Nikola, almost six, is an only child who never attended day care or much in the way of play groups. Pre-Kindergarten and its broad swath of germs and viruses hit him hard. Kindergarten is hitting him less hard, but that’s like saying getting struck down by a golf cart is better than being flattened by a fast moving freight train. You’re still on the ground counting your bones and wondering what hit you.
Niko has a gross cold that leaves him snotty (although he’s finally figuring out how to blow his nose) and with a nasty cough. I kept him home from school yesterday because the cough was disrupting his sleep and he was on edge and poorly. Then last night his cough progressed to triggering vomiting. Thankfully he knew what was up and called me in to help him and we kept the mess pretty contained, at least physically. But he doesn’t enjoy vomiting, or coughing excessively, or feeling out of control, especially at 1:30 in the morning. I mean, who does? So the coughing till he pukes events usually progress to crying till he coughs more and then pukes again. One of my mom jobs is to calm him down when he gets worked up (even when he’s healthy, as he has asthma) because crying can lead to coughing can lead to grossness.
I cleaned up the puke, got him calmed down, helped him blow his nose and drink some water, cranked up his humidifier, fluffed his pillows, and did everything else I could to help him sleep comfortably. I gave him the last of the liquid benedryl we have on hand because it can shrink swelling in nasal passages and dry up postnasal drip, helping ease coughing and make breathing easier. He declined the codeine cough syrup we have for him (it tastes like fire) but if he’s coughing this much again tonight I’m going to insist he take it. But other than that, there’s nothing I can do. I mean, I can sit up on the couch with him, supporting his body so he’s not lying down, and hope that helps his cough. I can push fluids into him during the day, and feed him chicken soup. I can take him to the doctor (where they’ll say “yup, that’s a cold, keep him hydrated. that’ll be $25 please.”). But I can’t really make him better.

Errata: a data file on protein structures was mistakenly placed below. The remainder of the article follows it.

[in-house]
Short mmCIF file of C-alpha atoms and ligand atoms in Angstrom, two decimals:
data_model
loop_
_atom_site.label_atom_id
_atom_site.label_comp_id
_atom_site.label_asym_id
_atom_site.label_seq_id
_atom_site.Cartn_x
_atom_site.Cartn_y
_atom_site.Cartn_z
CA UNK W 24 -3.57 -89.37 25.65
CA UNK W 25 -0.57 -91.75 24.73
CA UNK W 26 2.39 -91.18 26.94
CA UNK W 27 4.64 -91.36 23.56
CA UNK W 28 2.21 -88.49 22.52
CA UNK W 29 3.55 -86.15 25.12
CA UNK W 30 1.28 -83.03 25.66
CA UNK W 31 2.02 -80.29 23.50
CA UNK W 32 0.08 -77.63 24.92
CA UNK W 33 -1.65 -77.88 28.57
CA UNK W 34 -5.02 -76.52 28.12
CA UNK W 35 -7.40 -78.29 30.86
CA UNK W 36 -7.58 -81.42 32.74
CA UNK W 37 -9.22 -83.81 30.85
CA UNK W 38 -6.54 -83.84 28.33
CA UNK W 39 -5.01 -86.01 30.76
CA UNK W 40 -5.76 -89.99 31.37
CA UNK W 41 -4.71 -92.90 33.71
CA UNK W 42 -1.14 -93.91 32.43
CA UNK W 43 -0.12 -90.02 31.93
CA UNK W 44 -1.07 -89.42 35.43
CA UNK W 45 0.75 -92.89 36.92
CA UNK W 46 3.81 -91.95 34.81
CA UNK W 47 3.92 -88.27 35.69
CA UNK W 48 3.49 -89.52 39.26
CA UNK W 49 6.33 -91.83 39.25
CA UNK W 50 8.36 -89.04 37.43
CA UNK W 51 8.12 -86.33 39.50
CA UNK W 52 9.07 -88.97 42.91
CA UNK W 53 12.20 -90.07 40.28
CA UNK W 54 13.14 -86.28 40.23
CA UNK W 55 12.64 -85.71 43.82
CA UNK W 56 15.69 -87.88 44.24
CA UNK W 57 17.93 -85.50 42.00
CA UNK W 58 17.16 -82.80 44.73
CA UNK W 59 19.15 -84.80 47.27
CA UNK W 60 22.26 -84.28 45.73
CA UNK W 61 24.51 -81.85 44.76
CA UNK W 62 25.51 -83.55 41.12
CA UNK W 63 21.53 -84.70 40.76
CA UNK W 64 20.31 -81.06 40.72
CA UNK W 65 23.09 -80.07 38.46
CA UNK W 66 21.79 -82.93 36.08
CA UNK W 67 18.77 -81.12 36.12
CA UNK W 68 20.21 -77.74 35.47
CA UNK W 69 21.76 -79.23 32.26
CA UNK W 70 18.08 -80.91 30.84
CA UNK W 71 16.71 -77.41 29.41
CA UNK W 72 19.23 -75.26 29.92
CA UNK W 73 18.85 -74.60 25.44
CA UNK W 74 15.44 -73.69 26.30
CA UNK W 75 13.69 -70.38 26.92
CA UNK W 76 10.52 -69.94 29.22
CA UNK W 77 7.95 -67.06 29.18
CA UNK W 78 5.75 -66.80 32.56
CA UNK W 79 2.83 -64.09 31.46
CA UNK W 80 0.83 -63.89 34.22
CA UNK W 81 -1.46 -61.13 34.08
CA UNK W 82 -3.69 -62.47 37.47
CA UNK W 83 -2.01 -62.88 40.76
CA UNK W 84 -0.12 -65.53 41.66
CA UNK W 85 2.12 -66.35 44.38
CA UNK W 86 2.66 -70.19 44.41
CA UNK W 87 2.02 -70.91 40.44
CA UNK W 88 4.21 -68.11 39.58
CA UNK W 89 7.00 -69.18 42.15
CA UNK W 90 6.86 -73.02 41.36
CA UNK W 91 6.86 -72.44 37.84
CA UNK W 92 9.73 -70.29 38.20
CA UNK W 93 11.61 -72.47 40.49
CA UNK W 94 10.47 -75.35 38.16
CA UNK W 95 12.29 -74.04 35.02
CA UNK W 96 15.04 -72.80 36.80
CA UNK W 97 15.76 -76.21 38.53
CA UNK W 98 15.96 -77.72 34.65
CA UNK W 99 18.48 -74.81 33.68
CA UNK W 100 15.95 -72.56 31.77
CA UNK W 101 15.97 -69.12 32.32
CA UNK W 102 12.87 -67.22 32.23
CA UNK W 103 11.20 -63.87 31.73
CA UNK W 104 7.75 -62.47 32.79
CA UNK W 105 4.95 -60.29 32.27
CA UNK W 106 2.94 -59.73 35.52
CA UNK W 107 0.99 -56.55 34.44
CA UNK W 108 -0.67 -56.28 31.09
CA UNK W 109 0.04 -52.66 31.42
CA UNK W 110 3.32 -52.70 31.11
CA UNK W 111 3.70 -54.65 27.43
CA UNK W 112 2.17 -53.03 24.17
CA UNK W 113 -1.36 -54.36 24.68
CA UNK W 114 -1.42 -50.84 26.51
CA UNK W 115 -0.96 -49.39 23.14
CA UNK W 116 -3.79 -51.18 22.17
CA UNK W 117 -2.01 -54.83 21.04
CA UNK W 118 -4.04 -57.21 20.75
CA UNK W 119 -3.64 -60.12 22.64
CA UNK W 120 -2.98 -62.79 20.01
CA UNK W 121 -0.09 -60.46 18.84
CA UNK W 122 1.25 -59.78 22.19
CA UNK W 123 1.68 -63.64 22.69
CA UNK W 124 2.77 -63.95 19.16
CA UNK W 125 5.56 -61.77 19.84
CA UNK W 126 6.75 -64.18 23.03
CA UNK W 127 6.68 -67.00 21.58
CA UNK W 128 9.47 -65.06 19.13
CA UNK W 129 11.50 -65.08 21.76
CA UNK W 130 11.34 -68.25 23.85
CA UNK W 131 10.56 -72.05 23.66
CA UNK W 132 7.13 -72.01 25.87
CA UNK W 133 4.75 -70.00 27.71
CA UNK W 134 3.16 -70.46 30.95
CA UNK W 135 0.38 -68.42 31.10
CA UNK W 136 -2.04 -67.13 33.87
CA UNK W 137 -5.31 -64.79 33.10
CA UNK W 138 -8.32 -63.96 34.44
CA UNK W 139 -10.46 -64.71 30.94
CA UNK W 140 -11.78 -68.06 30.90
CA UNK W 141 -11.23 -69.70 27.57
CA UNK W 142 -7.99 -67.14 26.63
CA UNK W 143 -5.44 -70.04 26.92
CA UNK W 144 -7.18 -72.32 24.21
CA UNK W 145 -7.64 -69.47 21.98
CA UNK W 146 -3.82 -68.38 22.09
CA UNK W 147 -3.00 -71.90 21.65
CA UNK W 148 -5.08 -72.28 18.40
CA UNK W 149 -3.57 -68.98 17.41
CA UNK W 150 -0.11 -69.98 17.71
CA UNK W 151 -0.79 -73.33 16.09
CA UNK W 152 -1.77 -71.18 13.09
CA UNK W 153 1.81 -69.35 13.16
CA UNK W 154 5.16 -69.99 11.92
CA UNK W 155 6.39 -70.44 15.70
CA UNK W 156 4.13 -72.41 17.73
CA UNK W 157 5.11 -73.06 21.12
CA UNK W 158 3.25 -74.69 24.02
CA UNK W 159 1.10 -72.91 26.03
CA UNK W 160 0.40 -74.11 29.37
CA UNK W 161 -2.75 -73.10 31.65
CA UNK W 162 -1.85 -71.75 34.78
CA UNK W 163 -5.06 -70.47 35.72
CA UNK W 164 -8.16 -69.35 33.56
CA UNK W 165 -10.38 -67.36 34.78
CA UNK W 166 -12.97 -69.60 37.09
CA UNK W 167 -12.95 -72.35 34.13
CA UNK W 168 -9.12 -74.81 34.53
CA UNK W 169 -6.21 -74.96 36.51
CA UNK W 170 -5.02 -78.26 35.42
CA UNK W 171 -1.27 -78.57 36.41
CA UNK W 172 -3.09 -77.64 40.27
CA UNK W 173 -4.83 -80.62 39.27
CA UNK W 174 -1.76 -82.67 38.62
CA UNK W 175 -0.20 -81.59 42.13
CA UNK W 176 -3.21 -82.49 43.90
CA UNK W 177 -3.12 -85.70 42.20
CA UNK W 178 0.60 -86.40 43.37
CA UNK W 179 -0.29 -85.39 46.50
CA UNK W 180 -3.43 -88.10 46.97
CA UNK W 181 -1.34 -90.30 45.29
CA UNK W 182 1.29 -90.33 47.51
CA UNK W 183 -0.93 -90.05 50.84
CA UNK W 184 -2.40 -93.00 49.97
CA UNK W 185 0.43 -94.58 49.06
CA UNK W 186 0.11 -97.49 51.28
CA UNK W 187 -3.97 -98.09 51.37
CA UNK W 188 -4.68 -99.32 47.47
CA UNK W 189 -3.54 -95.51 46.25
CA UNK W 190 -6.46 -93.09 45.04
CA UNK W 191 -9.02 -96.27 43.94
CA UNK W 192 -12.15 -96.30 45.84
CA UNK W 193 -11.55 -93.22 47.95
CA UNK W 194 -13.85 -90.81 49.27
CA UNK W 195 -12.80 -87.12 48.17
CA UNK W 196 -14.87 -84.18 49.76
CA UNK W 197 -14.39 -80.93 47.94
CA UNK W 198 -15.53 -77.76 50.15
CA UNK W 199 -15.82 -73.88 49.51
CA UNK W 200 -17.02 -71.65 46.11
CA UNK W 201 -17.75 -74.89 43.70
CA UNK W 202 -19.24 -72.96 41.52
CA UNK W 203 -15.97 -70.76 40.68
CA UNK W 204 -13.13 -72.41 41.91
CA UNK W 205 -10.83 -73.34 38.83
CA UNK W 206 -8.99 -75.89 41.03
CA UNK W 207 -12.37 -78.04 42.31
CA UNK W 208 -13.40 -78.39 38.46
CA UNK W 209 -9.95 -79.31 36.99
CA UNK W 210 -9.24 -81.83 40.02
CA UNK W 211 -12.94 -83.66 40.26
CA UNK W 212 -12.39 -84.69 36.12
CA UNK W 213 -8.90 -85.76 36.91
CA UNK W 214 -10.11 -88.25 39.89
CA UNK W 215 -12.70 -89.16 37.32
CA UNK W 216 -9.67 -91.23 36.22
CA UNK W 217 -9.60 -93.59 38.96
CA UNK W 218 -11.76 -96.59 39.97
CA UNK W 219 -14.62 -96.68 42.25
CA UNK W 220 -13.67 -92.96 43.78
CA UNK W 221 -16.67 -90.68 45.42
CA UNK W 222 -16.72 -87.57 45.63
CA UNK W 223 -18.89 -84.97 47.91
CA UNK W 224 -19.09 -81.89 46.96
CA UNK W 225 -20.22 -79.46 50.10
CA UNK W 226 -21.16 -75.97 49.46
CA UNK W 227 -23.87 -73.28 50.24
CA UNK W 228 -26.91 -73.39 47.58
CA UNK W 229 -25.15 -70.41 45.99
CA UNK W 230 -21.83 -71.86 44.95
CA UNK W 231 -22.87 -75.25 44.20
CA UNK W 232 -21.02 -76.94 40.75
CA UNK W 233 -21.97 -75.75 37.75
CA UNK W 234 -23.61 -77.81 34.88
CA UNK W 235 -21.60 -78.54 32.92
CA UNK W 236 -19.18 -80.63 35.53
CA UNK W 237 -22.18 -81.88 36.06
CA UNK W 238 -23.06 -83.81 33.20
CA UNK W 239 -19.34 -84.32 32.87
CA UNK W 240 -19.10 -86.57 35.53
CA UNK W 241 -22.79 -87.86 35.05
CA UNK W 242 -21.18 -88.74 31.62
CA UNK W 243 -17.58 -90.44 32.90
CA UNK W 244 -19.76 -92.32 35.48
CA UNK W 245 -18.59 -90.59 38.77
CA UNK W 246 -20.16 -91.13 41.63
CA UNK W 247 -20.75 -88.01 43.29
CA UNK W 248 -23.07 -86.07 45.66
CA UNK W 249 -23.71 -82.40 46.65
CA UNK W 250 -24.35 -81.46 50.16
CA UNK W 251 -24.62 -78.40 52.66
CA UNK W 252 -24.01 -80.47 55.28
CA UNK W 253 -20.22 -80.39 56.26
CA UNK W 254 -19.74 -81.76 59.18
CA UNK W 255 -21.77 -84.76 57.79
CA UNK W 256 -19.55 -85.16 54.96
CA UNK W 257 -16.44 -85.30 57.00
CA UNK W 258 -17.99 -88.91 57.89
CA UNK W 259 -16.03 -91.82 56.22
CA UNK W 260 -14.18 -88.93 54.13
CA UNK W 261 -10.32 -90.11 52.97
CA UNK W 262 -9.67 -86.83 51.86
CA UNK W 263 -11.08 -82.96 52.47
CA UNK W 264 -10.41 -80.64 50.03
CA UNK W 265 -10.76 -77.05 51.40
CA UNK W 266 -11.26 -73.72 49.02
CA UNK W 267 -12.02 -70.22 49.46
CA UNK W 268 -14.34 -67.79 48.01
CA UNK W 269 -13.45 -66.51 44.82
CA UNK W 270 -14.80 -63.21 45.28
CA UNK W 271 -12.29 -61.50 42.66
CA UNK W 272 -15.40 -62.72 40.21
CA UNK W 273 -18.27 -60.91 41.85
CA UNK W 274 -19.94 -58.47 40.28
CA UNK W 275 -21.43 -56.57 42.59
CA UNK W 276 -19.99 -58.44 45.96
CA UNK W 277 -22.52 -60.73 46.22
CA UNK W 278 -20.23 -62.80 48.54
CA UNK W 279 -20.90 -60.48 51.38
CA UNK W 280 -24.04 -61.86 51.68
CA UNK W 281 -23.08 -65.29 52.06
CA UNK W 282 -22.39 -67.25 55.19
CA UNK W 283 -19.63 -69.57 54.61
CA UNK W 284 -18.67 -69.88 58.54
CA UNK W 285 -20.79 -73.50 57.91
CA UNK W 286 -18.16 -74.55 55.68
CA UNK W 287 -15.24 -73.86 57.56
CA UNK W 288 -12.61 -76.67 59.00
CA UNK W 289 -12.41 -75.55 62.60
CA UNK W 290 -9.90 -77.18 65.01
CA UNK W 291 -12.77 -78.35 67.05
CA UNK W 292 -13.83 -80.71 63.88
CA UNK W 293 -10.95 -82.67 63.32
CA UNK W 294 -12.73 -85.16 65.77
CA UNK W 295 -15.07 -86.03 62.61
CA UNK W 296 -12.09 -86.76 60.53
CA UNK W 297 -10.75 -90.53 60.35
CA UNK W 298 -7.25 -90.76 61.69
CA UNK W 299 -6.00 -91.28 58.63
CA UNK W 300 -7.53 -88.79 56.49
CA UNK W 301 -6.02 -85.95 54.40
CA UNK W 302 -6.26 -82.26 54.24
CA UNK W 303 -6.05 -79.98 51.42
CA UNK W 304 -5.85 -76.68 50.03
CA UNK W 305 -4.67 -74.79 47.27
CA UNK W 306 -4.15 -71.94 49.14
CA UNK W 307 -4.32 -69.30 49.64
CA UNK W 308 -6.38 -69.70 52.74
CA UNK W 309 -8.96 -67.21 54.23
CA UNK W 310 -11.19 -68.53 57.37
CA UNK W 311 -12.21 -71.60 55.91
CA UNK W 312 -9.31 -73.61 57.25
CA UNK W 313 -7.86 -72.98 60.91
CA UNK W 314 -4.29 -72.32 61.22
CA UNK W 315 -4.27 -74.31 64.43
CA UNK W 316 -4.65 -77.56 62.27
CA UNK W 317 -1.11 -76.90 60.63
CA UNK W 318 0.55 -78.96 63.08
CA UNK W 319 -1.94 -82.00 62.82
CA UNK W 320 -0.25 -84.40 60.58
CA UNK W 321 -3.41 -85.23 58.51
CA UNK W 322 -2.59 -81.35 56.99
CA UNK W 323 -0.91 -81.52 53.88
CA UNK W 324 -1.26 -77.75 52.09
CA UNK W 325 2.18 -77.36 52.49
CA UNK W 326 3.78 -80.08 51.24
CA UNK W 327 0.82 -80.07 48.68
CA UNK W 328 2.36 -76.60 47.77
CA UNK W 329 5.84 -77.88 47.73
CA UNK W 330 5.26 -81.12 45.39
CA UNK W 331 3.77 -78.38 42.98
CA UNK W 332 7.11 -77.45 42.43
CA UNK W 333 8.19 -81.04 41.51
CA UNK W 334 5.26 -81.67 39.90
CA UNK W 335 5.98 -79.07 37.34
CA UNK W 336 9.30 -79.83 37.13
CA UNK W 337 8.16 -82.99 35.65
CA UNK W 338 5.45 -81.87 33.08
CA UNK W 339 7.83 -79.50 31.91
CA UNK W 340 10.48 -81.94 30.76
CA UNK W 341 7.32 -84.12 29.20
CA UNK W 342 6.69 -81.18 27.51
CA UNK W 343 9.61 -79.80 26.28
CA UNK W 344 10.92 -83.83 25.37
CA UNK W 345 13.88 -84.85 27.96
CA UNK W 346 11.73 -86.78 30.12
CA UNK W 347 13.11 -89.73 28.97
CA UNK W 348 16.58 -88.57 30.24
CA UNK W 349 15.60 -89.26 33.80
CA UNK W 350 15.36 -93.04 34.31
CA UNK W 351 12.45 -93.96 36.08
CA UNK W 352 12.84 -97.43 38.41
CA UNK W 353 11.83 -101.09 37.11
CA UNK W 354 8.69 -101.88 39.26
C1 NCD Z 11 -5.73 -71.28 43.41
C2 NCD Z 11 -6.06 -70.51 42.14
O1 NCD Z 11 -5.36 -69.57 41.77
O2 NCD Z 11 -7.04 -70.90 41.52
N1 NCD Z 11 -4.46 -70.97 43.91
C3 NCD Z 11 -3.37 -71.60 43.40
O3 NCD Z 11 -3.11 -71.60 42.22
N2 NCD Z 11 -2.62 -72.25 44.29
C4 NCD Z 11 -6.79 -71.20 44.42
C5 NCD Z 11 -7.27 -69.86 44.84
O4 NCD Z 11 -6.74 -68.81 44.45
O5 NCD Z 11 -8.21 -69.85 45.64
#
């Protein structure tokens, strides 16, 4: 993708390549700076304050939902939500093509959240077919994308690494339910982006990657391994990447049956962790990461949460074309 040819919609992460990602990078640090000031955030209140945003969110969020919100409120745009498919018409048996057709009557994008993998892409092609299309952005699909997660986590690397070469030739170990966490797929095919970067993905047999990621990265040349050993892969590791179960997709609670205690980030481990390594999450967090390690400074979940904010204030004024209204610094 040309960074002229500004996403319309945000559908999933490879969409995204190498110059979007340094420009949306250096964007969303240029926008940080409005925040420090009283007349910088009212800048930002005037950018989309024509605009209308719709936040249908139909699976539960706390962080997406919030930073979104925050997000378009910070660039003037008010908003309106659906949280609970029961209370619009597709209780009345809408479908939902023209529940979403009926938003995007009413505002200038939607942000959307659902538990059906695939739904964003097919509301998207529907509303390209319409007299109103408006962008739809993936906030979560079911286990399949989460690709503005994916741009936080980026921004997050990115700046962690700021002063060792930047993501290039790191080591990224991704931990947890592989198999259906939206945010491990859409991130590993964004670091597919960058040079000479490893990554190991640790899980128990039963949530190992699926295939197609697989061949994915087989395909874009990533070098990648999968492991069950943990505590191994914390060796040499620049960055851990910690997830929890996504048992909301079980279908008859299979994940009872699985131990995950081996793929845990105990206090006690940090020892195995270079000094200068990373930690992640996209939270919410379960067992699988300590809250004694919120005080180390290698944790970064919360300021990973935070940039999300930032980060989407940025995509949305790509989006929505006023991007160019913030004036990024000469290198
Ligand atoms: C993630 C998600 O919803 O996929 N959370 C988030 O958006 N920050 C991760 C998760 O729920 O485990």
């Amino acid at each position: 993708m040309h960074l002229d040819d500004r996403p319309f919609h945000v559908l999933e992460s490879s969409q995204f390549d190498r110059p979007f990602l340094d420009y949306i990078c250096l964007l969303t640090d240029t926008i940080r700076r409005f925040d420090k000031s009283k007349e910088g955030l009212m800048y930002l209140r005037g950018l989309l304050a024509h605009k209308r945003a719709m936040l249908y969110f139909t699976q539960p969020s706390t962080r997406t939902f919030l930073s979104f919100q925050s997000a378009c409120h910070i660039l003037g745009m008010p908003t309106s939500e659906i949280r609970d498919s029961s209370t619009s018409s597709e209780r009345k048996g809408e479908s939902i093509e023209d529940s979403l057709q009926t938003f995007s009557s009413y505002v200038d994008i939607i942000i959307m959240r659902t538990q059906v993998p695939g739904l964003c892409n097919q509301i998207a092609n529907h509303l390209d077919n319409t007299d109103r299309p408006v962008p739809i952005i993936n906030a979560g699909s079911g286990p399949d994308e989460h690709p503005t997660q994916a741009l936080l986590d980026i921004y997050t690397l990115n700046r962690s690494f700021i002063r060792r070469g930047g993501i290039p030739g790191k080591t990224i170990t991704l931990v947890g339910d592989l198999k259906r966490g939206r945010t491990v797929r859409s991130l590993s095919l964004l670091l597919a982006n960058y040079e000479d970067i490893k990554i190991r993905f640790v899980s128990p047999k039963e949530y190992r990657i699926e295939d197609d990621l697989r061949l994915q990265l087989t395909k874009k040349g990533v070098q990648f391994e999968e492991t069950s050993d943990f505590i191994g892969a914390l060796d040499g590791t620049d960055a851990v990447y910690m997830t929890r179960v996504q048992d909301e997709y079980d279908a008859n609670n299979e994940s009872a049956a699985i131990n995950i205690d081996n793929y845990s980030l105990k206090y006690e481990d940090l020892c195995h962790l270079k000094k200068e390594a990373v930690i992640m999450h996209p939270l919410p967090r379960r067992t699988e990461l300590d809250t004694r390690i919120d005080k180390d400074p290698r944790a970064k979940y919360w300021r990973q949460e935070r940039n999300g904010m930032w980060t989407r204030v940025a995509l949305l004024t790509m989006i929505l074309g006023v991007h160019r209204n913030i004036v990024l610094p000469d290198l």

Most cold remedies don’t work any better than a placebo, while also having some pretty severe side effects, especially for children. There’s nothing I can give Niko to make him all better. If I could pull the sickness out of his body and endure it myself I would. All I can do is try to make him comfortable and be thankful this isn’t Pertussis.
Pertussis, also known as Whooping Cough for the whooping sound of the coughs, or 100 day cough because of how long the illness usually lasts (10 weeks or longer, ie, over 2 1/2 months), is a highly contagious bacterial infection. It causes coughing so extreme that people wit it vomit, can break ribs, or become utterly exhausted. After coughing they can pass out; during coughing they can wet themselves, tear open arteries, burst capillaries in their eyes, or develop hernias. Infants don’t always develop the cough, sometimes they just stop breathing. Complications include pneumonia, encephalitis, and seizures. Despite the fact that a Pertussis vaccine was developed in the 1940s and has been proved resoundingly effective and safe, people are still rejecting it out of fear and misinformation. And so a disease that could be completely eradicated in the USA has pockets where it lives and strikes those most vulnerable to it, hospitalizing many of them and killing some of them.
Nikola will be sick for a week or two. He’ll probably miss 4-5 days of school (a school week). He’ll be gross and miserable and he’ll probably get this one or two more times this school year, and hopefully will get it less often next year. We’ll continue to treat him kindly and gently and help him use his inhaler so he can breathe better. He’ll be miserable and I’ll be miserable and I’ll lie awake at night listening to him cough and worrying, and listening to him NOT cough and worrying about THAT.
But it’s not Pertussis, at least.
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